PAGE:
The meeting was accompanied by a bunch of tweets to the effect that the CEC chief wouldn’t actually get to the bottom of anything – rather, she’d just head to the local election commission for a cup of tea and a quiet chuckle over the early voting issue. Meanwhile, the FBK candidates declared that the CEC had discredited itself – without even waiting for their complaints to be processed – and announced that they were withdrawing from the elections.

Pamfilova, however, conceded that the FBK was justified in its complaints, and initiated the cancellation of the Barkhiva elections the following day.

What is the FBK to do now? Should it apologise? Rejoice in a local yet tangible victory for civil society? Or at least welcome the CEC’s decision? An apology isn’t on the table, but much has been said about how right it was to put pressure on the Central Election Commission – or, otherwise put, to insult Pamfilova, and call for her immediate resignation (as Navalny himself had done), despite her having promised to deal with all the FBK’s complaints as soon as possible.

The Democratic Coalition

After the release of a certain film [compromising Mikhail Kasyanov], representatives of the Democratic Coalition, headed by the selfsame FBK personnel, demanded that PARNAS chief Mikhail Kasyanov reconsider the December agreements, which secured him first place on the party list without any primaries. In order to make Kasyanov more amenable, “public pressure” is now also being exerted on him.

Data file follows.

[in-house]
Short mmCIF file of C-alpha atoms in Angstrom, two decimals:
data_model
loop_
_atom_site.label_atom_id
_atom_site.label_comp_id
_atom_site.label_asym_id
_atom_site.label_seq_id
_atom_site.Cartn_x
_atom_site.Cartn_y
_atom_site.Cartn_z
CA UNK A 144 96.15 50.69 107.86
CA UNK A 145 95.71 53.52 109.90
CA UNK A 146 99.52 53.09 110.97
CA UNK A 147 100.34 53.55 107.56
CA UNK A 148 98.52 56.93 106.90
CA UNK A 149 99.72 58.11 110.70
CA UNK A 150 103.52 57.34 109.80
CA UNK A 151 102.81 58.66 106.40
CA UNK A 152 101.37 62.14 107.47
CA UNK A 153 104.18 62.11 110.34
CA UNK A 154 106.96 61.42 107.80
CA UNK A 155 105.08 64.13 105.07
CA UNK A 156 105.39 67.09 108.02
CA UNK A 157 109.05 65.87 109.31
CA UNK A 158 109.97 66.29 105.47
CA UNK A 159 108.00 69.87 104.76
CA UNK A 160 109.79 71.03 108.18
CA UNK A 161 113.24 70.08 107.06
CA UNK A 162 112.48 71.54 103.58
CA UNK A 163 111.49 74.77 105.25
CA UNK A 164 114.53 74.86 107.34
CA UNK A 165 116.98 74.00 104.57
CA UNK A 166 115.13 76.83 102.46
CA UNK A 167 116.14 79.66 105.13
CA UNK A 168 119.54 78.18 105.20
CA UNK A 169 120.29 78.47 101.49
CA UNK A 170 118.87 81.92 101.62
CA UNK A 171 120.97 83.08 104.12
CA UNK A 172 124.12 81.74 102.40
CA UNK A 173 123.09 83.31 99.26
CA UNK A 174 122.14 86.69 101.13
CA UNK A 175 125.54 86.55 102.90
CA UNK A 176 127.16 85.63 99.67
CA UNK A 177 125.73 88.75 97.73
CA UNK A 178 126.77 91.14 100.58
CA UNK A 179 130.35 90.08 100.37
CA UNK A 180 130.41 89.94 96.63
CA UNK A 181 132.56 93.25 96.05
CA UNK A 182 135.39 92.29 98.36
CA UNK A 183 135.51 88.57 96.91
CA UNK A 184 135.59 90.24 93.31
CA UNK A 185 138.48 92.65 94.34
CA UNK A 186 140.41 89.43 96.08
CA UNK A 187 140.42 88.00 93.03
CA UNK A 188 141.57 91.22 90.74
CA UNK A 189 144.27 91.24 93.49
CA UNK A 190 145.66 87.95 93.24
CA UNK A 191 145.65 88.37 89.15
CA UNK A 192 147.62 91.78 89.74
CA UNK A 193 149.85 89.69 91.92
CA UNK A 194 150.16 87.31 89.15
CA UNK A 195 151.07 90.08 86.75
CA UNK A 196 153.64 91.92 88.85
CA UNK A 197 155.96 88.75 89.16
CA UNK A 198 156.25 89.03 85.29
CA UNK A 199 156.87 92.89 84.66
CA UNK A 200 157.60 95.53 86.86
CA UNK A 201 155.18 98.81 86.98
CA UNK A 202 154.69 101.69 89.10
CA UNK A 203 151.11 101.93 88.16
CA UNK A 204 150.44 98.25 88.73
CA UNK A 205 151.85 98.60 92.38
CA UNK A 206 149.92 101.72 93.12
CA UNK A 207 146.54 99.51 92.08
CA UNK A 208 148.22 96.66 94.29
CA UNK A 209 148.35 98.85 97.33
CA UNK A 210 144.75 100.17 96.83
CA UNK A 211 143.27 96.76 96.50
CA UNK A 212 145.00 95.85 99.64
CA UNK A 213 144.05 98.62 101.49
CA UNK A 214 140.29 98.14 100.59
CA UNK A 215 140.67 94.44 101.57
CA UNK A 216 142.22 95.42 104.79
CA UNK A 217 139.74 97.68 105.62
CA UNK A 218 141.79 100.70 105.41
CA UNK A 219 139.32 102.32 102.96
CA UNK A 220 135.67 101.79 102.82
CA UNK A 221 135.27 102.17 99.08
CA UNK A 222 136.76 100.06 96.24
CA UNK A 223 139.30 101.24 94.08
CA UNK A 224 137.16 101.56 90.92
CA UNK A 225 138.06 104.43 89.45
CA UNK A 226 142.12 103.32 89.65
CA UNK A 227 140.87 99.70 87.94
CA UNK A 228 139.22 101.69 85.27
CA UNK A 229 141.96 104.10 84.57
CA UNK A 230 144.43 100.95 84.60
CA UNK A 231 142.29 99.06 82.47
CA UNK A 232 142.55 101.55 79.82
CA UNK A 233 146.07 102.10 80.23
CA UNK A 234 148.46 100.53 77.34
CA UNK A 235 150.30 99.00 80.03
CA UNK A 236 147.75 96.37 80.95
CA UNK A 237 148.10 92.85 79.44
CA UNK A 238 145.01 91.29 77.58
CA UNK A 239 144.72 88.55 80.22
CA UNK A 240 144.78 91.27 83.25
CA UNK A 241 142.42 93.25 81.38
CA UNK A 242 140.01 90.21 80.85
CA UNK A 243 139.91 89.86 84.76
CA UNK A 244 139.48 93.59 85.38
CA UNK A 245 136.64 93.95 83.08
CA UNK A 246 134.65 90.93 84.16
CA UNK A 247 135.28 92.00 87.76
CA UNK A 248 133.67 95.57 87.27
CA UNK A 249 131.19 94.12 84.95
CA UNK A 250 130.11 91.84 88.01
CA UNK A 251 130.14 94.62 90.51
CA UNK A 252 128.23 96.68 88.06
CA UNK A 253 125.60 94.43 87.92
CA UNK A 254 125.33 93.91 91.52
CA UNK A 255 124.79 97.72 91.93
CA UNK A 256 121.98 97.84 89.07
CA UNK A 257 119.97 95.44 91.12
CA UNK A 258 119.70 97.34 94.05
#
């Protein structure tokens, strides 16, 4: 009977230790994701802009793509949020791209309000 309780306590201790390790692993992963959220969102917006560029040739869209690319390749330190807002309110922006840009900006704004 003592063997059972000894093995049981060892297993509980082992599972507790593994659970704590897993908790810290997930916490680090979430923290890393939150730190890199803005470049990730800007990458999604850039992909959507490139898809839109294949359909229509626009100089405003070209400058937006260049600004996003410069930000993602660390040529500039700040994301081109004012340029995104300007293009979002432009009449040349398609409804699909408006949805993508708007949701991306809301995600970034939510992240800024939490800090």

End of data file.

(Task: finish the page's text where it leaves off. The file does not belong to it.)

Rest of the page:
Essentially, no Democratic Coalition really existed.

More than a year ago, after the funeral of Boris Nemtsov, all the oppositionists, including the representatives of Open Russia, Navalny, Kasyanov, Gennady and Dmitry Gudkov, Vladimir Ryzhkov, Irina Prokhorova, as well as many others, sat down around the negotiating table. Their goal was to sketch out at least the outline of a future Democratic Coalition. After their third meeting, with a final summit still in the pipeline, many of the negotiators woke up to learn that a Coalition had already been created, its constituent elements including Navalny’s Progress Party, PARNAS, and a number of several other minor parties. Everyone else was invited to recognise this fact as a given and to join the newly-forged coalition – on terms dictated by Navalny-Kasyanov, of course. And yes, anyone who failed to join was playing on two fronts, and conducting secret negotiations with the Kremlin.

As a result, Dmitry Gudkov and Vladimir Ryzhkov are standing as Yabloko candidates, as are Dozhd owner Alexander Vinokurov and a number of other individuals who had previously been gravitating towards the Democratic Coalition. Negotiations are even ongoing with Lyubov Sobol, an FBK representative. Open Russia attempted to work with the Democratic Coalition during last year’s elections in the Kostroma region, but abortively so: their efforts to cooperate broke down, not least because of the boorishness inflicted on Open Russia staff by Democratic Coalition representatives.